1. Generation Y is often characterized as being lazy, entitled, and generally a lost generation refusing to grow up. Having spoken and worked with many Gen-Y’ers, what is your opinion on their work ethic and how do you see Gen-Y contributing to the working world

Good question. Complicated question.

Gen Y has a bad reputation, as you mentioned, but I think your description masks a larger truth. You're a transitional generation. In the 80's and 90's, the world evolved into what it's going to be for the next century. The new modes of communication were your baseline. For you, that's just how life is. So your perception of time is futuristic. But I think in many ways the world is still in the old time mode, so there's what I'd call generational jet lag. This comes off as laziness. But it might just be that you can't believe that non-electronic life is so slow.

I think the Y's reaction to life, what you called not growing up, reflects a different wiring. To give an example, when I was 18 I had a French girlfriend I met while backpacking. We wrote three snail mail letters a week. It was very fun and sexy, but it existed mostly in our heads and imaginations. If we did it now we'd be on Skype: it would be a hundred times cooler though still long distance (i.e. no physical touch or sex.)

But how can you go from one time orientation to the other? Say, from having a friend, or a boyfriend or girlfriend in China and keeping up with each other moment to moment--to: the slower time scheme of starting an entry level job when it seems nothing is happening, and they ask you to fetch coffee! It's easy to get discouraged and to say: Why bother?

You asked about the work ethic. Work has a puritanical connotation. Sounds too much like work. Let's say career instead.

Having a career you enjoy will make life more interesting. There aren't many other ways to do it. I think we grow up thinking "All I need to be happy is money, stuff, and love," but career needs to be with love at the top of the list. It's one of the ways to feel truly good about yourself, excited about life, and, one of the best ways to make money.

We're told we can accomplish whatever we set our minds to, the American Dream et al, but I think 9 out of 10 people who make big money love their jobs. As I discuss in the book, most people figure out what they love by trying things out. That's a slow process for every generation but for Y's it must feel like walking underwater.

You're wired for things that are real in the moment. Work starts out being unreal in the moment.

I believe Gen Y's have a ton to contribute, and, if they can forge through the initial b.s. of the work world, and trust the process even when things seem to be moving forward in super slow-motion, they'll work as hard as anyone else, and will reap the psychological, spiritual and financial rewards.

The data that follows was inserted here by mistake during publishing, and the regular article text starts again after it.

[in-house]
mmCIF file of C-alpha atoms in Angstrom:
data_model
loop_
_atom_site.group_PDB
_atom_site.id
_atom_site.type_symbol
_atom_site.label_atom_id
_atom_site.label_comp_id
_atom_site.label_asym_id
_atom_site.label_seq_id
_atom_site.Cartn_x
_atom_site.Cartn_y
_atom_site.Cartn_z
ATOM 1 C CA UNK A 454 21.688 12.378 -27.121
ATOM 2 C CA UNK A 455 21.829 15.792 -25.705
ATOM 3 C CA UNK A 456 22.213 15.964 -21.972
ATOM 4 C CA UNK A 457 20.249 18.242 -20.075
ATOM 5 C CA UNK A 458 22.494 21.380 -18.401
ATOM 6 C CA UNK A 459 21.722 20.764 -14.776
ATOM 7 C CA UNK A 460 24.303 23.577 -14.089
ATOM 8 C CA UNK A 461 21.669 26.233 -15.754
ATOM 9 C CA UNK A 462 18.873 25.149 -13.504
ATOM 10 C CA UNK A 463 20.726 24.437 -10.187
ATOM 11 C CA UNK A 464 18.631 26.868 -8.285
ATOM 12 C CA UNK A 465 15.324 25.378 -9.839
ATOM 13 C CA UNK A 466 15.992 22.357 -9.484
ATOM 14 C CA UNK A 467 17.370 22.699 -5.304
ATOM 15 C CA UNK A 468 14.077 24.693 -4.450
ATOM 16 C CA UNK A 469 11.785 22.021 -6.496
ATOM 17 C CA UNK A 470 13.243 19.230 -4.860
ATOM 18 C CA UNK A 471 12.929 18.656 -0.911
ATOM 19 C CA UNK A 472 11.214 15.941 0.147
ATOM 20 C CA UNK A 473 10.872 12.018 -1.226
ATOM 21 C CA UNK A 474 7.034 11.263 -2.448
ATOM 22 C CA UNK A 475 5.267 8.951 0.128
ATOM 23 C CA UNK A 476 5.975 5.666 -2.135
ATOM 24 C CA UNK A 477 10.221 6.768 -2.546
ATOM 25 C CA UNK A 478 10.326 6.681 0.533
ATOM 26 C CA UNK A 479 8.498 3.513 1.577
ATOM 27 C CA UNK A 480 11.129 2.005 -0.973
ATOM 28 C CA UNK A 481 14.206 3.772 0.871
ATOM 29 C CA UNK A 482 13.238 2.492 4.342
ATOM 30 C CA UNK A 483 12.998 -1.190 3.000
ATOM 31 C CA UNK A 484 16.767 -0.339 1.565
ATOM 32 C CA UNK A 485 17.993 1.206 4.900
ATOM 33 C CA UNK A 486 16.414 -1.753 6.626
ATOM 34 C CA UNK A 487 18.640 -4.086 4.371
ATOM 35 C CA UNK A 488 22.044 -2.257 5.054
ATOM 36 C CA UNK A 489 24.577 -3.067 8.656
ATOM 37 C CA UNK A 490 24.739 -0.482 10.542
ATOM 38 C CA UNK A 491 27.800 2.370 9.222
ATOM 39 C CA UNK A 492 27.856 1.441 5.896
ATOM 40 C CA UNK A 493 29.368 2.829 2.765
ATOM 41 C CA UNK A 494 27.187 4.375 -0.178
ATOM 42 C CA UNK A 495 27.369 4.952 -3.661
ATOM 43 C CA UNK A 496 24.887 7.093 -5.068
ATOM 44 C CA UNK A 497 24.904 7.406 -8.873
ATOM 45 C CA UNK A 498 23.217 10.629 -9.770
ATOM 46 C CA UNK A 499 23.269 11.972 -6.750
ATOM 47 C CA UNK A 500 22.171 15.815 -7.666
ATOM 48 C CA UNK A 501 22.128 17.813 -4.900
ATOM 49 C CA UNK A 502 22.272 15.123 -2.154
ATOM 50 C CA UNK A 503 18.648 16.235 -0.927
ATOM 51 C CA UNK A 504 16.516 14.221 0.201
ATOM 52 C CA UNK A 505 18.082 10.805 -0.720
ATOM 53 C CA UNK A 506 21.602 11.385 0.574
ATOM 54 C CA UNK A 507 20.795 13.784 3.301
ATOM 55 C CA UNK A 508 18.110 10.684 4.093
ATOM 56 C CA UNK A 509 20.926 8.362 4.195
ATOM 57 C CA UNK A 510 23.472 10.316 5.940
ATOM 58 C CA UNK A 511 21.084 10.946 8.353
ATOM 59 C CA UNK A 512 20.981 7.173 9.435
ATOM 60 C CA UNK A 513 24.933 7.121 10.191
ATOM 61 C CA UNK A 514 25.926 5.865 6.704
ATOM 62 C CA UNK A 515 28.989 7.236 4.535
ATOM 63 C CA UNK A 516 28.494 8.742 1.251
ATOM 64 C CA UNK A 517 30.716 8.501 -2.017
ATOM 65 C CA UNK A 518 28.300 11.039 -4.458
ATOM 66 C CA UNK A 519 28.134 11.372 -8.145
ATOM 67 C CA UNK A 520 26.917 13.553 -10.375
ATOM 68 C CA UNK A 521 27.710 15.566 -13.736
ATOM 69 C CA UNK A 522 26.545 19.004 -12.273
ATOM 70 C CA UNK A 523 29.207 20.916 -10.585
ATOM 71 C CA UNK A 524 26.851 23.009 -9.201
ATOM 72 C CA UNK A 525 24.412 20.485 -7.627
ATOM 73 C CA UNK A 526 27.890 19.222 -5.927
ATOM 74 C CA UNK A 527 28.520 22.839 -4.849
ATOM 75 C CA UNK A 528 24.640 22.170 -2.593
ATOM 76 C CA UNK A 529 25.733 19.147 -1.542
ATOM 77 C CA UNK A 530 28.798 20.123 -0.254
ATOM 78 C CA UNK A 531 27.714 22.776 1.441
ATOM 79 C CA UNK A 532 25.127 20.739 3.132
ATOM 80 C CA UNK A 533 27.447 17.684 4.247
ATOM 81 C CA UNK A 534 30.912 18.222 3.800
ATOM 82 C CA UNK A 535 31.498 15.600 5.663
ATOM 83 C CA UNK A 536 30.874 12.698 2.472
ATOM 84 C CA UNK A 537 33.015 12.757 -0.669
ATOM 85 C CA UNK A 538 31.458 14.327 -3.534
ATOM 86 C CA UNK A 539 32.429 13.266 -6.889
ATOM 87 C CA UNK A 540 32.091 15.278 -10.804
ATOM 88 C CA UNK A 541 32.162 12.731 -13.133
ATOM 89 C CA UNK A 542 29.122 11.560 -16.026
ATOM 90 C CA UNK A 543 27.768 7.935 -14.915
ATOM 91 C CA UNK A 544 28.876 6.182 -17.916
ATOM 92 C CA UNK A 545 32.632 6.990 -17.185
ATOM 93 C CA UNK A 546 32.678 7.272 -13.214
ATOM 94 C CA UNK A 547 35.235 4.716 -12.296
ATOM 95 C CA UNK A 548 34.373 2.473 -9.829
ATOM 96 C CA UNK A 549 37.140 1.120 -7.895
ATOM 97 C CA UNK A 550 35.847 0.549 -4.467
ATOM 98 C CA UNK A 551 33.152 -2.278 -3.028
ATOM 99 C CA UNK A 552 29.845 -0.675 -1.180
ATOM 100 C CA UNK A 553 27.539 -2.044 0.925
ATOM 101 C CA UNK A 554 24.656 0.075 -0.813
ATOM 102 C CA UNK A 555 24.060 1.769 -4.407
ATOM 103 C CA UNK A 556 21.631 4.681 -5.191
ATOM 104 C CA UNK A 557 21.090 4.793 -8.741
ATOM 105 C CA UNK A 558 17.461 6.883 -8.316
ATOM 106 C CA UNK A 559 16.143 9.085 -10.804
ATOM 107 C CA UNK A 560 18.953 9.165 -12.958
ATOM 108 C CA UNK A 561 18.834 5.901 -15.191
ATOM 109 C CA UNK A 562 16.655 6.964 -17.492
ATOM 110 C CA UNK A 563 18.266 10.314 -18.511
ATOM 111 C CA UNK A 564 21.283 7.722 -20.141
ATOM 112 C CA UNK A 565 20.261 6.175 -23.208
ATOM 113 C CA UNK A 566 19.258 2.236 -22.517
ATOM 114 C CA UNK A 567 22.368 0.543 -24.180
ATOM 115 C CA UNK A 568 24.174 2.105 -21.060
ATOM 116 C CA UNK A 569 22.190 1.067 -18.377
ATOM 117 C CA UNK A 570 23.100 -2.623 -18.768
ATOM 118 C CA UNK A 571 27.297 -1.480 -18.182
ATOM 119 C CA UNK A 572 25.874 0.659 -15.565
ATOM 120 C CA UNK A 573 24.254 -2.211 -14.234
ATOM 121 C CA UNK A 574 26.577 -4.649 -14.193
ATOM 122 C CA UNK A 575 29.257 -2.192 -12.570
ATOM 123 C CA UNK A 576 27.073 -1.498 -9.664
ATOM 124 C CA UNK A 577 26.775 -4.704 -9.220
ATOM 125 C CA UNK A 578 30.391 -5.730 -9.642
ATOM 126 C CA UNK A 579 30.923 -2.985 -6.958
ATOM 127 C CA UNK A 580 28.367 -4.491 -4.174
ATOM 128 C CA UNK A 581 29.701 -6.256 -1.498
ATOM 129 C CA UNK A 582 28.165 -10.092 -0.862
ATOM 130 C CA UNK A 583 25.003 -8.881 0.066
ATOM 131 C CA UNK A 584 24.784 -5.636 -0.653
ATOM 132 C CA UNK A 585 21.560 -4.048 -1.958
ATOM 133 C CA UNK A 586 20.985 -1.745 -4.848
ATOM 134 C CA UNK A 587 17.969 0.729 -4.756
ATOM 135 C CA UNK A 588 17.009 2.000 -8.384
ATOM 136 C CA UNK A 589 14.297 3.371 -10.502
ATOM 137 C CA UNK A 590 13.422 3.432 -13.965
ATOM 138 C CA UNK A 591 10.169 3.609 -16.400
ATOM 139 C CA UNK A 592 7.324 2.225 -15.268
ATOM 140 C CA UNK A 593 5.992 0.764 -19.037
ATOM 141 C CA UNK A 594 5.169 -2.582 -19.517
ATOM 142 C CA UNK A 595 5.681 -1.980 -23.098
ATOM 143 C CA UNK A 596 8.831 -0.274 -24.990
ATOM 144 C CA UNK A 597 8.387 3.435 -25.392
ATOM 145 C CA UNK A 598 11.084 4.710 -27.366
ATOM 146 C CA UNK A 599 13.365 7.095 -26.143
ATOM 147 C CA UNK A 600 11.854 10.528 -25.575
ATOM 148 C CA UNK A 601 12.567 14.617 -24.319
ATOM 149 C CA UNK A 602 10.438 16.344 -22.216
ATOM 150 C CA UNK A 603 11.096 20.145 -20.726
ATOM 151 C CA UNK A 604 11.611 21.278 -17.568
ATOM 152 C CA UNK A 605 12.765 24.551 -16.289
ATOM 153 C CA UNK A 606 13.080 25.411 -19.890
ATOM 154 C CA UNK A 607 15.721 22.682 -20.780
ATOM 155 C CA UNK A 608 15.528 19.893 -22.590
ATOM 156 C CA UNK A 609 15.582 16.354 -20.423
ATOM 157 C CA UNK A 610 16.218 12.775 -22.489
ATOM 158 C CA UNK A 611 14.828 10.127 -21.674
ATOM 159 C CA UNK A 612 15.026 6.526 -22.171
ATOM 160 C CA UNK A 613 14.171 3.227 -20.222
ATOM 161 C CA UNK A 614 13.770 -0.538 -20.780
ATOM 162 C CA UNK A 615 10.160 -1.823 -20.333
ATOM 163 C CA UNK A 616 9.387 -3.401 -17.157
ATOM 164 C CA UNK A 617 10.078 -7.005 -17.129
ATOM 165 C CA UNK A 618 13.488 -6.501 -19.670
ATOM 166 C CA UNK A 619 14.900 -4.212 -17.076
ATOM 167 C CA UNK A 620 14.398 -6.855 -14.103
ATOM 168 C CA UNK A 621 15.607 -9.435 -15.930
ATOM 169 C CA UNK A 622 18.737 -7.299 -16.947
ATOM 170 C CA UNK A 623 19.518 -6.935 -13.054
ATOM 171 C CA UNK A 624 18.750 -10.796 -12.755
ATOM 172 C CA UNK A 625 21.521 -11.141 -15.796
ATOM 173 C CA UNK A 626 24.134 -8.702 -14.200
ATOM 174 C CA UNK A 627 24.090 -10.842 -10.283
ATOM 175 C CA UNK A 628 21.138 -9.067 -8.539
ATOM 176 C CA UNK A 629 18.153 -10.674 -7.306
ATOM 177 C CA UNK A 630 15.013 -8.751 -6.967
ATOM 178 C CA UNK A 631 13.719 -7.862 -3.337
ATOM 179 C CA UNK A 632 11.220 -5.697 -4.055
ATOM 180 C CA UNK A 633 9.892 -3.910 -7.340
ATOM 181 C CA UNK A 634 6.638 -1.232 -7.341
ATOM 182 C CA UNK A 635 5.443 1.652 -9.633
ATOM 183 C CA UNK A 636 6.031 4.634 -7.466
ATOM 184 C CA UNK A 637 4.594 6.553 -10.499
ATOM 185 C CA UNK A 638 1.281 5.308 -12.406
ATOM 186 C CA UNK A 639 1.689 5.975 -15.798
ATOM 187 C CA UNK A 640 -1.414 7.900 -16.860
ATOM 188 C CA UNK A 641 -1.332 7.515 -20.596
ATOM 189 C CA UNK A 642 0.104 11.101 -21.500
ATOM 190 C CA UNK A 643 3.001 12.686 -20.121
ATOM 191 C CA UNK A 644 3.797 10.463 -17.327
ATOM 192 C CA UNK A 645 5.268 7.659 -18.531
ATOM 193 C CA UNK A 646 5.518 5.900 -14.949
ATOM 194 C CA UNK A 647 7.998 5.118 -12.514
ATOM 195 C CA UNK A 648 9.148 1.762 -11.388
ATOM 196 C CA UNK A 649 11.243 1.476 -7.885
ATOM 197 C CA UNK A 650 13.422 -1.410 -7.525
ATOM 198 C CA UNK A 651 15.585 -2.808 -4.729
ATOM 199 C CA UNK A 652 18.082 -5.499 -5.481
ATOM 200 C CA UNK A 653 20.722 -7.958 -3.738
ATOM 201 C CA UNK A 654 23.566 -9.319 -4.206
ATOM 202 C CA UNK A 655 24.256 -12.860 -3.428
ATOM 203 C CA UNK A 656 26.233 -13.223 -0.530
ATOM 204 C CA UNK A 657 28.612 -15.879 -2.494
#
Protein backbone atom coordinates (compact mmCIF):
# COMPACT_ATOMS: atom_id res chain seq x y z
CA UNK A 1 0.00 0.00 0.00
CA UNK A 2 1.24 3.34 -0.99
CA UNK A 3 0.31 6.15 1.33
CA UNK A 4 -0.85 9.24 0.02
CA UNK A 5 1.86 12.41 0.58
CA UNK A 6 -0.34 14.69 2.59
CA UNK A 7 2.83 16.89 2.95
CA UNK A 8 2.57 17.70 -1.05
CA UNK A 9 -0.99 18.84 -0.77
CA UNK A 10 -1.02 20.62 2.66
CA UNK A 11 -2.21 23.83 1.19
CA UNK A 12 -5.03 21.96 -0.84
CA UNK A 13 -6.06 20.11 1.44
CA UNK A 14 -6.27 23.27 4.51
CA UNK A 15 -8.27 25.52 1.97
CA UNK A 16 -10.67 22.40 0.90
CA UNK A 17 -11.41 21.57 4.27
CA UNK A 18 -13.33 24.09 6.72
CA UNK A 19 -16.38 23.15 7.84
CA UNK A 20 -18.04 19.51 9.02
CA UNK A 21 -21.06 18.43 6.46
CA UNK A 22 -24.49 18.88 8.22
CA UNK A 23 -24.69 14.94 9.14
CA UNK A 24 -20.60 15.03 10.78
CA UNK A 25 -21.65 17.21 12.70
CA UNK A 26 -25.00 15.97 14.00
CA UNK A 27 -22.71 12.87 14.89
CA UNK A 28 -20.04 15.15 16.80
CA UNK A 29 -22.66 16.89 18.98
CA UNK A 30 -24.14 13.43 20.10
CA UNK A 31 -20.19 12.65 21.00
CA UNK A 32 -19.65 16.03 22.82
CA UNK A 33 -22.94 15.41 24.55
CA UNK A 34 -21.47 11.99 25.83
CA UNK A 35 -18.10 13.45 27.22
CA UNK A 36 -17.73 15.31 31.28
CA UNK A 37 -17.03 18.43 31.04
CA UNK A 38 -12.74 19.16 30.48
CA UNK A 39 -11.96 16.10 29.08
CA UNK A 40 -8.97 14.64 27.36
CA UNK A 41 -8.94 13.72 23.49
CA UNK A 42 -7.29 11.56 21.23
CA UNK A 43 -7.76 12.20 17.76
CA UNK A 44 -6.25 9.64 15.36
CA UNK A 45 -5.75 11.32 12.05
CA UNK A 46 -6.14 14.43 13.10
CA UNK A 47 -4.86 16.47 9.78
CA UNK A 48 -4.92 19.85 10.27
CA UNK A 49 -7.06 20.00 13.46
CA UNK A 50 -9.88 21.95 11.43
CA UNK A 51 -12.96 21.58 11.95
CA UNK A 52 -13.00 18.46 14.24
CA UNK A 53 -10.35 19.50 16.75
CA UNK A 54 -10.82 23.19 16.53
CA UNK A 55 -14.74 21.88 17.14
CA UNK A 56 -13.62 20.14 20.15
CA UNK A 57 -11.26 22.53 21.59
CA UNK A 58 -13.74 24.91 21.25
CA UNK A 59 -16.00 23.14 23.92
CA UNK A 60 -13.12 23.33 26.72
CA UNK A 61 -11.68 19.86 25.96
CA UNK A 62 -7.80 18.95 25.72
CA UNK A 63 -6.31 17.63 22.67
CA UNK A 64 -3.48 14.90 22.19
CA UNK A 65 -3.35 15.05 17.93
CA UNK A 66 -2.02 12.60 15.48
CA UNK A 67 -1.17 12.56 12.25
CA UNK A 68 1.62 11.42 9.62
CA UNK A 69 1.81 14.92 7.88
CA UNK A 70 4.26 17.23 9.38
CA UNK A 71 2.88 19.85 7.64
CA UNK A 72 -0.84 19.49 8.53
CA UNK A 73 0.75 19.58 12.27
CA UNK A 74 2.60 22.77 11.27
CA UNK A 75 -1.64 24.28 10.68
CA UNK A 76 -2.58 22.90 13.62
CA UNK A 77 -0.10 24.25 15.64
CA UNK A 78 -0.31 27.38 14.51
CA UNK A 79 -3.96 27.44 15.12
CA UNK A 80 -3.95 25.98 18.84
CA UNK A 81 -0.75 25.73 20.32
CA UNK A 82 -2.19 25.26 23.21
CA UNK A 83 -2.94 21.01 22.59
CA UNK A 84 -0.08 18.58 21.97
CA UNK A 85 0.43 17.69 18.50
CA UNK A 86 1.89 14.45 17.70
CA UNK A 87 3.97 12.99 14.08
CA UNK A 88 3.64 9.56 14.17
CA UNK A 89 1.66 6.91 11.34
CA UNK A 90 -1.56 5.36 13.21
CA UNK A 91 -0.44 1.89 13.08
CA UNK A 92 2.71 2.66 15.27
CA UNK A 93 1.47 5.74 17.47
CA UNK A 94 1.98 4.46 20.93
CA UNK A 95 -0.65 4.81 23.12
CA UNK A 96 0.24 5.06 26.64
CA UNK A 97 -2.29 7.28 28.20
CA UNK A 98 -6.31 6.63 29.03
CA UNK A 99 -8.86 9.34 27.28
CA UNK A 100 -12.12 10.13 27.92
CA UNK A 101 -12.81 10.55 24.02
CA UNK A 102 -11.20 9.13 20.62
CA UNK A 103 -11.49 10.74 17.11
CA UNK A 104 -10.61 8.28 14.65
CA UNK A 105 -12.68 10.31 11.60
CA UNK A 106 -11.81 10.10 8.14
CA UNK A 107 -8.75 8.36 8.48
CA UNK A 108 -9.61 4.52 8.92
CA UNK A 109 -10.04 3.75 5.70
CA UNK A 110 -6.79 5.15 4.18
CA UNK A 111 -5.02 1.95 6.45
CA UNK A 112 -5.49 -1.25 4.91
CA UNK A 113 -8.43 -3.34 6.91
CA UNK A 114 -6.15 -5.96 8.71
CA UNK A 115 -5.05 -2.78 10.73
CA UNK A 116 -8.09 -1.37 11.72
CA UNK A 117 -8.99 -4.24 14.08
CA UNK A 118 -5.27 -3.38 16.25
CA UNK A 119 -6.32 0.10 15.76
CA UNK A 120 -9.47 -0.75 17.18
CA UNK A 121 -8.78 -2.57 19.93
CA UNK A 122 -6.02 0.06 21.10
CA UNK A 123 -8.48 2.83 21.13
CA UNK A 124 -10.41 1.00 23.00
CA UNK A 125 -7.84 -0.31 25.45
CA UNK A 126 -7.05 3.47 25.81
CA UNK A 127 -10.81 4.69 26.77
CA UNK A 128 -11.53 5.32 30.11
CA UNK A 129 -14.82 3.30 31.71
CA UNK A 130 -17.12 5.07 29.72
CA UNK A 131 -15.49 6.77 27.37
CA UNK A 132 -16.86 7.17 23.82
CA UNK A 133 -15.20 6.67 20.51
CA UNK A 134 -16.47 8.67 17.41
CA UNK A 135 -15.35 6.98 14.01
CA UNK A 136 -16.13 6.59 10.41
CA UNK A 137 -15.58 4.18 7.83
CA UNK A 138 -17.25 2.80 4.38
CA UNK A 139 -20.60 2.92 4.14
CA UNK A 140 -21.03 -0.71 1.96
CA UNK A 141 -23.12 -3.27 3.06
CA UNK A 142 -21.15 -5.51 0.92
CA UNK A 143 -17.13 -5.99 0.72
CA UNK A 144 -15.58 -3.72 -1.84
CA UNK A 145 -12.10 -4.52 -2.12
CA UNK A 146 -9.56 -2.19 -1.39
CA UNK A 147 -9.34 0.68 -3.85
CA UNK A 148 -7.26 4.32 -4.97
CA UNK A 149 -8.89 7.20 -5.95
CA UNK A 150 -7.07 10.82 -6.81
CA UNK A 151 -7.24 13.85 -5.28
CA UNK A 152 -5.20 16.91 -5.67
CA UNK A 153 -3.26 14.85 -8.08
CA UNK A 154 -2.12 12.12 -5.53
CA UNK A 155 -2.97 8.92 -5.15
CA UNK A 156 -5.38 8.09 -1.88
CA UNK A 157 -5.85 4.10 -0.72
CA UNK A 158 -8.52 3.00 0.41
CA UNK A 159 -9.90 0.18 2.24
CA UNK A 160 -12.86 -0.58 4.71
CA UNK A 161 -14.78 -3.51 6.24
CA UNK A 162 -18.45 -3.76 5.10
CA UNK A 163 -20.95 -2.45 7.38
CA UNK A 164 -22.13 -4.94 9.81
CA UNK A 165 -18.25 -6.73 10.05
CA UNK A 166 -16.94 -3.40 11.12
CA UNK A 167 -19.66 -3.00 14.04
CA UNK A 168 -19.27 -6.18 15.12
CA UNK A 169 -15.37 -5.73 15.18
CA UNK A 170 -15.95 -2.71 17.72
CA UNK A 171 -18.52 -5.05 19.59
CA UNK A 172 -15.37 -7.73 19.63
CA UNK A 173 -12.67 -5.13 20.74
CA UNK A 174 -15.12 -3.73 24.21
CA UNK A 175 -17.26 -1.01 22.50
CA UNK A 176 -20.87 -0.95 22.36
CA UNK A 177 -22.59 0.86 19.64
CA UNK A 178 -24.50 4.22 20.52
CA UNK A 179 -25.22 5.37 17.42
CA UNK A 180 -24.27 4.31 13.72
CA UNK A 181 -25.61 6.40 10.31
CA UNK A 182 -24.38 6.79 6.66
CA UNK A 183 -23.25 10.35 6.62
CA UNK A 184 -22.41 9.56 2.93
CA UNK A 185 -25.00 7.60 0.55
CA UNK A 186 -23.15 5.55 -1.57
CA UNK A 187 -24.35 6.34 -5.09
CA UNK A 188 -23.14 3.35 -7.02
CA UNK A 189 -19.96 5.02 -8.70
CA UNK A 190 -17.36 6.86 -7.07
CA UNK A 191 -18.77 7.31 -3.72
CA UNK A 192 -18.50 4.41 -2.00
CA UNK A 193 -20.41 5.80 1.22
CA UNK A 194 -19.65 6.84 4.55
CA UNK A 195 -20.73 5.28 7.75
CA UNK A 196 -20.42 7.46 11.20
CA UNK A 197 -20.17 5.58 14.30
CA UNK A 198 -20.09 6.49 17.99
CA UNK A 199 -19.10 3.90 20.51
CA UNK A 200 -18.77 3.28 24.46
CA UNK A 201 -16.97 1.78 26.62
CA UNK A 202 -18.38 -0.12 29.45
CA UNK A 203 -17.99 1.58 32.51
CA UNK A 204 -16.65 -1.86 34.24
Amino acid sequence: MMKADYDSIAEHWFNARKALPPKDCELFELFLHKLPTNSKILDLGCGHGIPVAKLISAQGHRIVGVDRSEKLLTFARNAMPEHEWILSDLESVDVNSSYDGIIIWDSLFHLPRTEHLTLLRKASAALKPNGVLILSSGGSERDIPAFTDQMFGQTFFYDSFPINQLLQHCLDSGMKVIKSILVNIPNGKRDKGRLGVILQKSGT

2. In HIGHER EDUCATION you provide some great techniques to find your passion. Do we need to find our passion in order to be happy at work?

Yes. But it's a trick question. If you're a violinist and you play the violin out of college, you're onto your passion--but even violinists may not feel happy at first. Or, say, if you make it to the NBA, it's definitely a passion.

More to the point, for most people passion opens up incrementally. It doesn't feel like passion at first.

The Dream: I'll love what I do.

The Process: I'll start doing things to get closer and closer to what I love (i.e. start using more and more skills) and find my way to real passion at work.

You're one week job project was so interesting, Sean. You were writing about having the courage to begin.


3. In your opinion, why is that Gen-Y is putting off entering the real world after graduation – generally taking longer to leave their parents home, get married, start a family, and choose a career?

College costs more, leading to more debt and to living at home. I talk a lot about dealing with parents in the book.

As for getting married & starting a family, I think it's good to get to know yourself first, so waiting is not necessarily a bad thing.


4. You mention several examples of people who were very successful by not focusing on the money and simply doing what they love. I always questioned, “Well, what if the money doesn’t come?” In pursuit of our ideal job, how do you suggest we cope with those difficult times when our fears and self-doubt surface and we question if we’re doing the right thing?

Money can come in unexpected ways. The best way for you to make money may not be in the traditional "money" areas, as I discuss.

And yet: some careers don't pay much. Like being a teacher, working with the mentally challenged, or being a coach (unless you make it to the top in any of these areas).

What if one of those non-money professions would truly make you happy? Then it's a good idea to go for it.